With 2019 now in full swing, we took the opportunity to revisit some of the people we have recently interviewed and ask them about their CX and technology predictions for the year. Here is what they had to say:
Catriona Wallace, FlamingoAI
The big question at the moment is what impact will the Hayne Royal Commission report have on the banking and related sectors? Given it was human error, greed and judgement that resulted in such a disastrous effect on customers, the question arises - what role will AI and Machine Learning play in resolving or overcoming these problems. We think that AI has a big role, however it is likely that organisations affected will reduce spend and activity for about 6 months before committing to heavier investment in technologies such as AI, machine learning, block chain, and cyber security. The burning platform that the Commission has lit will also mean that these organisations will have to develop better digital transformation and agile processes or they will be left behind.
As Forrester noted, “AI driven companies will take $1.2 trillion from competitors by 2020” and Gartner predicts, “AI will generate $2.9 trillion in business value and recover 6.2 billion hours in workers productivity by 2021.” And more bluntly, Elon Musk simply states, “Companies have to race to build AI or they will be made uncompetitive. Essentially, if your competitor is racing to build AI, they will crush you!”
Stephanie Bauer, Fifth Quadrant
It is important we separate the varying journeys of organisations according to their CX maturity. I think AI is definitely one to watch. I don’t think it is going to explode in Australia in 2019 but more organisations are starting to take tentative steps. The organisations that are doing so tend to be at the top of the CX maturity scale. For other organisations, the focus will be on developing seamless experiences that are personalised across the channel environment to drive improved customer engagement and increase revenue and growth. We are seeing even those at the low end of CX maturity are taking further steps to build the foundations to improve CX.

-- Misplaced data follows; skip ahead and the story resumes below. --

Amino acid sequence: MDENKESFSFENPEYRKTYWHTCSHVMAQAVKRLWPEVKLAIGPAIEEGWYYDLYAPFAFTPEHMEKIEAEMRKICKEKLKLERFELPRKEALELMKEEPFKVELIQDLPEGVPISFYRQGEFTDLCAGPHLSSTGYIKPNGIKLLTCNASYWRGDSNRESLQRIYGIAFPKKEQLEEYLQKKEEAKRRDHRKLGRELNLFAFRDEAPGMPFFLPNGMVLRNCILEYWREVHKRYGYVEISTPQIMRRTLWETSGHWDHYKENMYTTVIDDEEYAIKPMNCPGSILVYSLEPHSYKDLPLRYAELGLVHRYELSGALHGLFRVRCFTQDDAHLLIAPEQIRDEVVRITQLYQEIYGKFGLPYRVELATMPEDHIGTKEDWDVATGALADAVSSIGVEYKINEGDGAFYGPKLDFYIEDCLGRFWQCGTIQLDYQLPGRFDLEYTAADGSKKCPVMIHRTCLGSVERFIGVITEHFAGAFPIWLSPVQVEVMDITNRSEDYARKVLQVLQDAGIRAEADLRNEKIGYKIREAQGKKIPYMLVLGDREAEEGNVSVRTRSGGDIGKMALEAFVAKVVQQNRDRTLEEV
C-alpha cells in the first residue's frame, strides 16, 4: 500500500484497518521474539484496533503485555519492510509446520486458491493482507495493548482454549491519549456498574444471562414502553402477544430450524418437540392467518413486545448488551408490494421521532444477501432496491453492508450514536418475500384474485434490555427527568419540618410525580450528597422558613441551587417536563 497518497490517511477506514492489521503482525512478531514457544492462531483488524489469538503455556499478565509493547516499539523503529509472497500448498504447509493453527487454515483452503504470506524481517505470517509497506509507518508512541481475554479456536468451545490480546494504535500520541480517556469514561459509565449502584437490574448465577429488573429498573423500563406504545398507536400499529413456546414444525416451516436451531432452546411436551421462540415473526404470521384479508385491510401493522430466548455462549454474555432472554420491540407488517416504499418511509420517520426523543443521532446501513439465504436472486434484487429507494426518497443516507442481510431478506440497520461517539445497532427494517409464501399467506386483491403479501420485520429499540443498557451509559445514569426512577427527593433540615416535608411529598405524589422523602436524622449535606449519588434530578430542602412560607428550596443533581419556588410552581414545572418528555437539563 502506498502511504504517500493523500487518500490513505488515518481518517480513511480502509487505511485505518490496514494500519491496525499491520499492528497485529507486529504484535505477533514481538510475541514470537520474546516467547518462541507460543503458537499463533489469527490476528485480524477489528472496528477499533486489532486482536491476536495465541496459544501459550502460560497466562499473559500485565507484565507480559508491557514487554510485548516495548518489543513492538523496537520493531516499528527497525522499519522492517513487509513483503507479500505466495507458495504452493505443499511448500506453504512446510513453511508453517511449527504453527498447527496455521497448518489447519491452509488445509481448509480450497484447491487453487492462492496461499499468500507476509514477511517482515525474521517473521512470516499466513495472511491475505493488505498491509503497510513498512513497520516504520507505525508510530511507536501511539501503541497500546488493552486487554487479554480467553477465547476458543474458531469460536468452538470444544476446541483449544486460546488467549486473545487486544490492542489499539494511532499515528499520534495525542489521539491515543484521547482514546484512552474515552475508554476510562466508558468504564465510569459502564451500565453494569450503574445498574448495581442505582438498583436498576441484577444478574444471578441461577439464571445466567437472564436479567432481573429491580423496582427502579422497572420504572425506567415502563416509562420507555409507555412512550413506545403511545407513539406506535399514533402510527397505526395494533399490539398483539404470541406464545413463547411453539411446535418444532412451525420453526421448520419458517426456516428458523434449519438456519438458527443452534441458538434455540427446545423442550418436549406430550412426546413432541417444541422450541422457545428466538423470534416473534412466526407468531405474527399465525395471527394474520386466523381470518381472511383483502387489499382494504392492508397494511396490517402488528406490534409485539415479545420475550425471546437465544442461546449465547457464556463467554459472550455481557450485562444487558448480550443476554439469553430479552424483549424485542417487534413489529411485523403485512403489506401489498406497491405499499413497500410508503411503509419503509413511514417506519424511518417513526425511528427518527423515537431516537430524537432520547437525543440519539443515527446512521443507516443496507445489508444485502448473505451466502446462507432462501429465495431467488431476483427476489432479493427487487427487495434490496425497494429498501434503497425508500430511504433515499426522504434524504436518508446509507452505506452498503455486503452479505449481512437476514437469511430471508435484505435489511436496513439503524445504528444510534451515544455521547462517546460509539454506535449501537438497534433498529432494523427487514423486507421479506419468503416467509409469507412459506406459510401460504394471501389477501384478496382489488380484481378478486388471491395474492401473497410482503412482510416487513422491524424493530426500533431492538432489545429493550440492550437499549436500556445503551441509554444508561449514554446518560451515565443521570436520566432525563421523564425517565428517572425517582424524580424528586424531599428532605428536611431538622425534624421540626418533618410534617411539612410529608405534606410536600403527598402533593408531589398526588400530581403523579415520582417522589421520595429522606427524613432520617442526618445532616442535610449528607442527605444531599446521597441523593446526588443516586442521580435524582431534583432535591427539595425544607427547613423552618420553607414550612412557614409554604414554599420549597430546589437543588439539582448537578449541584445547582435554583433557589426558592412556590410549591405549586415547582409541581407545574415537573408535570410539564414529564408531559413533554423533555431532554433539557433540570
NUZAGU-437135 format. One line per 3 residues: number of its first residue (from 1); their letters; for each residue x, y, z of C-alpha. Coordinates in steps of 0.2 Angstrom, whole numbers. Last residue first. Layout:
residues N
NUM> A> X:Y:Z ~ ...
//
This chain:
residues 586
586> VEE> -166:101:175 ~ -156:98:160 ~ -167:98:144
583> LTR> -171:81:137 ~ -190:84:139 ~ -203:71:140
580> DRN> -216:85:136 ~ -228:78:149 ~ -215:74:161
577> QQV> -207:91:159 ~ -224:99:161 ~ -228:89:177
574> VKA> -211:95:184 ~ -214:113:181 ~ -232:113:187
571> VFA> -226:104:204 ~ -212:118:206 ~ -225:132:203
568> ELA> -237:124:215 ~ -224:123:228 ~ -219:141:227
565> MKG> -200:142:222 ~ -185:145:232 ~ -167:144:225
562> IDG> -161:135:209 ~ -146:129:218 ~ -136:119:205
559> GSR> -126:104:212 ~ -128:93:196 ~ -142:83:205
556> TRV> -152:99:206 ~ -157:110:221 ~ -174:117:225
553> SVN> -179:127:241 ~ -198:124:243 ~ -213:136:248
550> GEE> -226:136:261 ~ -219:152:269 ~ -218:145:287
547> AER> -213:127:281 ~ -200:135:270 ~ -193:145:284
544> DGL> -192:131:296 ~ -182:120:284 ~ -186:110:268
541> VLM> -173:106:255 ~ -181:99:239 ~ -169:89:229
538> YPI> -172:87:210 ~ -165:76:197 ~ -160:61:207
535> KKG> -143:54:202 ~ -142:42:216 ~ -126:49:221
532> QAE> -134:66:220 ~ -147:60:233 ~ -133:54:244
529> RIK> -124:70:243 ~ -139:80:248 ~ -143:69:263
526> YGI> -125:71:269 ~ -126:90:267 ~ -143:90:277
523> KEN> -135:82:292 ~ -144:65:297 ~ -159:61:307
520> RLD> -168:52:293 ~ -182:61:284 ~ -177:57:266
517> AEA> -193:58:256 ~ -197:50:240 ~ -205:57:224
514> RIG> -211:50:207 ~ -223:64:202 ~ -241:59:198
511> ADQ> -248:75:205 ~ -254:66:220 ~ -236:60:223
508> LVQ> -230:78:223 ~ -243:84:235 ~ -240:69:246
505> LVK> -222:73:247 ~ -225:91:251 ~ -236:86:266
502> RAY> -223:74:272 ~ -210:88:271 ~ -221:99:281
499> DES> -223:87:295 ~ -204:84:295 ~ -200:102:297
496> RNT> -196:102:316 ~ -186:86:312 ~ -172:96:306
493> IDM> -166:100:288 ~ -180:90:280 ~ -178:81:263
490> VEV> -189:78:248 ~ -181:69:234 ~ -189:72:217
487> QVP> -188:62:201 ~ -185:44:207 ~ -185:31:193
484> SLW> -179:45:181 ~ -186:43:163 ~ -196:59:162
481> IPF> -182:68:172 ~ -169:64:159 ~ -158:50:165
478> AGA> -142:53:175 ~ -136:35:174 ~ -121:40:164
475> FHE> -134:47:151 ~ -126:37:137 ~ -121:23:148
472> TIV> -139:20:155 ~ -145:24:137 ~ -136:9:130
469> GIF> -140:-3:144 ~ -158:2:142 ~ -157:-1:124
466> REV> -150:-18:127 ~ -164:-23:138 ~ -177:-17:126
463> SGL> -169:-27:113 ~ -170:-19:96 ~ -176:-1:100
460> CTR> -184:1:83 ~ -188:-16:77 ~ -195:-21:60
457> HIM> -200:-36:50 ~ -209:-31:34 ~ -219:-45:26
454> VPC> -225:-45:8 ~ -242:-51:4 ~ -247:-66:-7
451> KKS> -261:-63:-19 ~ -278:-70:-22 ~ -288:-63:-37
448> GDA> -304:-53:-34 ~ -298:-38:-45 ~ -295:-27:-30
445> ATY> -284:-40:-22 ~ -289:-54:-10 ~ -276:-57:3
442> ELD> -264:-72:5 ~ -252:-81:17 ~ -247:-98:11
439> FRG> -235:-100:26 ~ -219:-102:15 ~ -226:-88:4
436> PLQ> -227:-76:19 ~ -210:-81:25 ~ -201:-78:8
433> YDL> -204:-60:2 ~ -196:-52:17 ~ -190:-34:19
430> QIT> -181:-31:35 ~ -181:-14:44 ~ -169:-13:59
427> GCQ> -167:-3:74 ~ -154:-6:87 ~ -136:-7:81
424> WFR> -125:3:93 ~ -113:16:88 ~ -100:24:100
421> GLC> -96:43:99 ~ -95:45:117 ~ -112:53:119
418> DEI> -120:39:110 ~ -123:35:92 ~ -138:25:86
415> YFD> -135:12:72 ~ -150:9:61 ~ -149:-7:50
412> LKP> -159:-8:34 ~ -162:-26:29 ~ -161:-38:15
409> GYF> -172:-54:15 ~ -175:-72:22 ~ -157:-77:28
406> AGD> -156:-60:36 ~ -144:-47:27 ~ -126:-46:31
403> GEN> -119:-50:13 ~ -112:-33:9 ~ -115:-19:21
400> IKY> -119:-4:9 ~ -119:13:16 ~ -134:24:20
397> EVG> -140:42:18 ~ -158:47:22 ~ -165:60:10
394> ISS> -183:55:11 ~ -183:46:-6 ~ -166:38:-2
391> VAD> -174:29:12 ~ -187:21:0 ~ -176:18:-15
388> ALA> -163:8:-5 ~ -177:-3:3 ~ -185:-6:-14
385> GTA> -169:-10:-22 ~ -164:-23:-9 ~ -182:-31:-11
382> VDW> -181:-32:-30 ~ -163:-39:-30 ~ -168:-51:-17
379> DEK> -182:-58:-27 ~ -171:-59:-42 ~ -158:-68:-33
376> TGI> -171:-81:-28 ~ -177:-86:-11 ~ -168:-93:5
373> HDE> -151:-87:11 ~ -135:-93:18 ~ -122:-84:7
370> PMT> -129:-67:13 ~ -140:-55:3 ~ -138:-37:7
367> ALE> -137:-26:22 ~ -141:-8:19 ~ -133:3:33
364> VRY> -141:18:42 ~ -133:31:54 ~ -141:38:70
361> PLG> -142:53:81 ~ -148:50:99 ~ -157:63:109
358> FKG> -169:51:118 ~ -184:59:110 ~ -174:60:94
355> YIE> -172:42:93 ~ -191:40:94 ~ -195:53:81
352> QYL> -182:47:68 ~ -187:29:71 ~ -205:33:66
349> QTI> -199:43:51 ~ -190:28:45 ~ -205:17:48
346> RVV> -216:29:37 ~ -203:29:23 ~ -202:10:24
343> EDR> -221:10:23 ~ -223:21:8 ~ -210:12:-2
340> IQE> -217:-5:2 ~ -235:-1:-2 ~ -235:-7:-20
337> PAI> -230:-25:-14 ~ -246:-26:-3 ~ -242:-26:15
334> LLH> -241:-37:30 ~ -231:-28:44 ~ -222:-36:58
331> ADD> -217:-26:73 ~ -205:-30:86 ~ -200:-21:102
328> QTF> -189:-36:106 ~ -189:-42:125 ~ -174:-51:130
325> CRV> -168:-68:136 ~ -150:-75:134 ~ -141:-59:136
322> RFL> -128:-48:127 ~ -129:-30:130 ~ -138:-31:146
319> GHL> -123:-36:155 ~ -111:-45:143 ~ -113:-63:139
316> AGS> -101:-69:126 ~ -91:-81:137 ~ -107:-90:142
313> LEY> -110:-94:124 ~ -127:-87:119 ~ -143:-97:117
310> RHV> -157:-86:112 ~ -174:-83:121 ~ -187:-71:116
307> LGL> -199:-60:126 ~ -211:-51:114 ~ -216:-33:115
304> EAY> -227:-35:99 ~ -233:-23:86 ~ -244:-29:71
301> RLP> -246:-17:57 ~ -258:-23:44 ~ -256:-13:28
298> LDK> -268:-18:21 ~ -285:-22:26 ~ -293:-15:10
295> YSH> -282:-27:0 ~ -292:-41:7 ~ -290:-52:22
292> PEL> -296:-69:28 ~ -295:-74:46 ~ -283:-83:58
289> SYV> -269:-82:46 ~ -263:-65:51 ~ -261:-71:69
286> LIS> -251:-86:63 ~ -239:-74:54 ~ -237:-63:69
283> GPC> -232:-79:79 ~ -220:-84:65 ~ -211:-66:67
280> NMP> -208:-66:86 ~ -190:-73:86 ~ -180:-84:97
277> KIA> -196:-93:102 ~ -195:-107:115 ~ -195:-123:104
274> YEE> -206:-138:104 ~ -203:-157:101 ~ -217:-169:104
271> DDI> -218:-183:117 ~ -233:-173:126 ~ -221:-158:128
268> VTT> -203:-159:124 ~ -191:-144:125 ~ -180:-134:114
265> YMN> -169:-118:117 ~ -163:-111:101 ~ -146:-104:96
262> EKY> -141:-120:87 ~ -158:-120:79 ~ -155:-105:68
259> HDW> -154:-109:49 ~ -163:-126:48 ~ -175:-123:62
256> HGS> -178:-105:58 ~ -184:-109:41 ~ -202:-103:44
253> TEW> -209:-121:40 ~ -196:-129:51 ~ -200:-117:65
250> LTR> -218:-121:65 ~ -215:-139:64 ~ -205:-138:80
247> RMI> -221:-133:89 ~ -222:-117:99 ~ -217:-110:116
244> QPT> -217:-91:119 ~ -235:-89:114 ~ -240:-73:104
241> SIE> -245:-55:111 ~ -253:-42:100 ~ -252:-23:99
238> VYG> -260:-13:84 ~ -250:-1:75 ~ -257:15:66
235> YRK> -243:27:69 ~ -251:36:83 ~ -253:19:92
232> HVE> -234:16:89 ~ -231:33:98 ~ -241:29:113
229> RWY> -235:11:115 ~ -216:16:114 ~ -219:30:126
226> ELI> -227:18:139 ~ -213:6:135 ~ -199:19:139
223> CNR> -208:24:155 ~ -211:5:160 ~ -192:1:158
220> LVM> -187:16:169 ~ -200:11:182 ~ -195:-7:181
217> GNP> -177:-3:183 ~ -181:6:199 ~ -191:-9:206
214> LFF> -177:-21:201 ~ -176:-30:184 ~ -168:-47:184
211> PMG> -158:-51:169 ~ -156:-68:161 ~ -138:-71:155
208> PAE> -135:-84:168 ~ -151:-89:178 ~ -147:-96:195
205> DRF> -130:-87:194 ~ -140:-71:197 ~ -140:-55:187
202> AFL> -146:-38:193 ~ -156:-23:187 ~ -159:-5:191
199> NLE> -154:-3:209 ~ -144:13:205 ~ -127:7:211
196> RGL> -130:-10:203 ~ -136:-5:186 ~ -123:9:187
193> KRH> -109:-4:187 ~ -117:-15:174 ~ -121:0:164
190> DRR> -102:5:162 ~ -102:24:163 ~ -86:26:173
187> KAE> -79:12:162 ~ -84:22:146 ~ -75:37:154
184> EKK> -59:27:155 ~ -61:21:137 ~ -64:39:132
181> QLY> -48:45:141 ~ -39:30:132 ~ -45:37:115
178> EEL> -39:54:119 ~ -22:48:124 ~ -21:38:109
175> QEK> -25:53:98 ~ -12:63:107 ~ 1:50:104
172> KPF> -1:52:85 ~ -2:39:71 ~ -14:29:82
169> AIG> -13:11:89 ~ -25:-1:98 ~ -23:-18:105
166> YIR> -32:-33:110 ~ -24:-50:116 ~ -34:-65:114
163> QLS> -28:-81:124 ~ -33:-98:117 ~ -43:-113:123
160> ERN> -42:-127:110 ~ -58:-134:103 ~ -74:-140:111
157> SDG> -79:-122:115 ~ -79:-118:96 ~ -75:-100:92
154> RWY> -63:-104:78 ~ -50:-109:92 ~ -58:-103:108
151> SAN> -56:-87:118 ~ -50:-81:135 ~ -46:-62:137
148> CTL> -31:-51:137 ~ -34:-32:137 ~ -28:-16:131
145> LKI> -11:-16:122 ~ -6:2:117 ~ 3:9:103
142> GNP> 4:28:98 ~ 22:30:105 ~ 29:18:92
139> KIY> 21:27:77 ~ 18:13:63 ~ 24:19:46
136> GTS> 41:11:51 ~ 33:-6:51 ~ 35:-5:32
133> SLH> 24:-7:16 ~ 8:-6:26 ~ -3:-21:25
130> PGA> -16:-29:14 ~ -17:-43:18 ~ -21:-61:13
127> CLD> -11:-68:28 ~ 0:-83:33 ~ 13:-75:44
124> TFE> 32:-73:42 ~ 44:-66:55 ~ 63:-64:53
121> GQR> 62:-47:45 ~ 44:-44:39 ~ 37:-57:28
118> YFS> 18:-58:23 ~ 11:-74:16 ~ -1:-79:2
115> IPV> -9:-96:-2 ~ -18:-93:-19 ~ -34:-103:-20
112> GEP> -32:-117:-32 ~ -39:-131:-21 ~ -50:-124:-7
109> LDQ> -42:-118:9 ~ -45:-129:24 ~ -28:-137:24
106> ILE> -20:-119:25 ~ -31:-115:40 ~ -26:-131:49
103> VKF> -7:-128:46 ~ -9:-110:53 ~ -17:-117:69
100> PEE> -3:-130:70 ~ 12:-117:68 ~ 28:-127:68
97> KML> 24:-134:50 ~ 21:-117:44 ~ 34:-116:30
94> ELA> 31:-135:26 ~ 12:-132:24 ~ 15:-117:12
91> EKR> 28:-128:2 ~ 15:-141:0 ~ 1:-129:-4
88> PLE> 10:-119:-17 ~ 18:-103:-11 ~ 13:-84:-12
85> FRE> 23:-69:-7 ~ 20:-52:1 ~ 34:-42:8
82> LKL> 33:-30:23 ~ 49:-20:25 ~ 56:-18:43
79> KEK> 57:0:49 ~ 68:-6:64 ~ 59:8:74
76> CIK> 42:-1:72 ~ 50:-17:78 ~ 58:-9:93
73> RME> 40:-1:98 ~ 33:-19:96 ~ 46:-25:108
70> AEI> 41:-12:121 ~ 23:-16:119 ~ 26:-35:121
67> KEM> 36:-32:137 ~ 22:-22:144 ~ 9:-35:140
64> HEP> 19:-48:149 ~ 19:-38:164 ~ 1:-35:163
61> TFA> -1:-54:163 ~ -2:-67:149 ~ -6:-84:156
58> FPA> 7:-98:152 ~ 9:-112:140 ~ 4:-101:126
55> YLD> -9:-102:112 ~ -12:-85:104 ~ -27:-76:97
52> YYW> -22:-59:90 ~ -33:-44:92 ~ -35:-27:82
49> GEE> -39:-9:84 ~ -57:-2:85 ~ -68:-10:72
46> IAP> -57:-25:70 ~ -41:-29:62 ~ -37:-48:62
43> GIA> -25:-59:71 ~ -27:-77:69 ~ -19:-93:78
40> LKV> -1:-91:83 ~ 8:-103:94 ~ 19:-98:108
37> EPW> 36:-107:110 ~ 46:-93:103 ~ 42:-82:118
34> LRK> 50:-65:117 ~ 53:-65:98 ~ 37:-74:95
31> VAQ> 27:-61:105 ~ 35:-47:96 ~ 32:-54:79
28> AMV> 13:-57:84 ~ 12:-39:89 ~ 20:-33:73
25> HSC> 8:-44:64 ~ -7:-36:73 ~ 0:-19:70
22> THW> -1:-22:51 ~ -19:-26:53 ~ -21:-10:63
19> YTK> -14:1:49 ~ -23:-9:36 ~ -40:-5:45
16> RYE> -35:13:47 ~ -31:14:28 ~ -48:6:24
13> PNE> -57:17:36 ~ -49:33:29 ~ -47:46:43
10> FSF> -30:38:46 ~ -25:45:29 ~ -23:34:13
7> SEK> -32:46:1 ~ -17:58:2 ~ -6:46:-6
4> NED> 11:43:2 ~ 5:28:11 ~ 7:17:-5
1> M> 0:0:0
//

There is also a growing trend for organisations to track customer feedback in real time, whereas previously it was more done on a historical reporting basis. By looking at actionable customer feedback in real time, organisations can make interventions at the time a customer isn’t happy to resolve issues and retain the customer.
Ryan Lester, LogMeIn
AI is definitely becoming mainstream when it comes to customer experience. Companies that haven’t started looking at it definitely need to begin exploring and those that have already jumped in will double or even triple down on their investment.
Looking into the future, employee-facing AI will be the next big frontier for the technology. There are pockets of innovation happening today, and this year we are going to see more of how AI can help employees do their jobs better, faster, and smarter. If we look at Gmail’s auto response feature, for example, they are using AI to help people get emails out the door faster or even stop writing them all together. I know the idea of robots talking to each other can be a little scary, but it’s also a great example of how AI can make our everyday lives simpler.
It’s incredibly exciting what’s happening and how fast innovation is developing. That being said, AI won’t be taking over the world. Contact centres won’t disappear and humans won’t be replaced by robots. AI can’t solve every problem or meet every need, instead businesses need to view it as a way to enhance operations to make them more successful.
Fiona Keough, Auscontact
From the data that we have collected from contact centres, it is about self-service and, in particular, chat. I think organisations feel safer about chat now because so many have gone before them. Some have failed and some have been incredibly successful. Now most customers are used to visiting the websites’ of their bank, health insurance or anything else they may need and using webchat. It has become more accepted so those that were lagging will be looking to catch up in 2019.
At the same time, telephone is expected to reduce by about 10 per cent year on year, but it will still be the largest channel. Chat still has a ways to go before it catches telephone, and it is on the journey towards doing so. However, the human touch with complex and personal issues will still be required and remain incredibly important.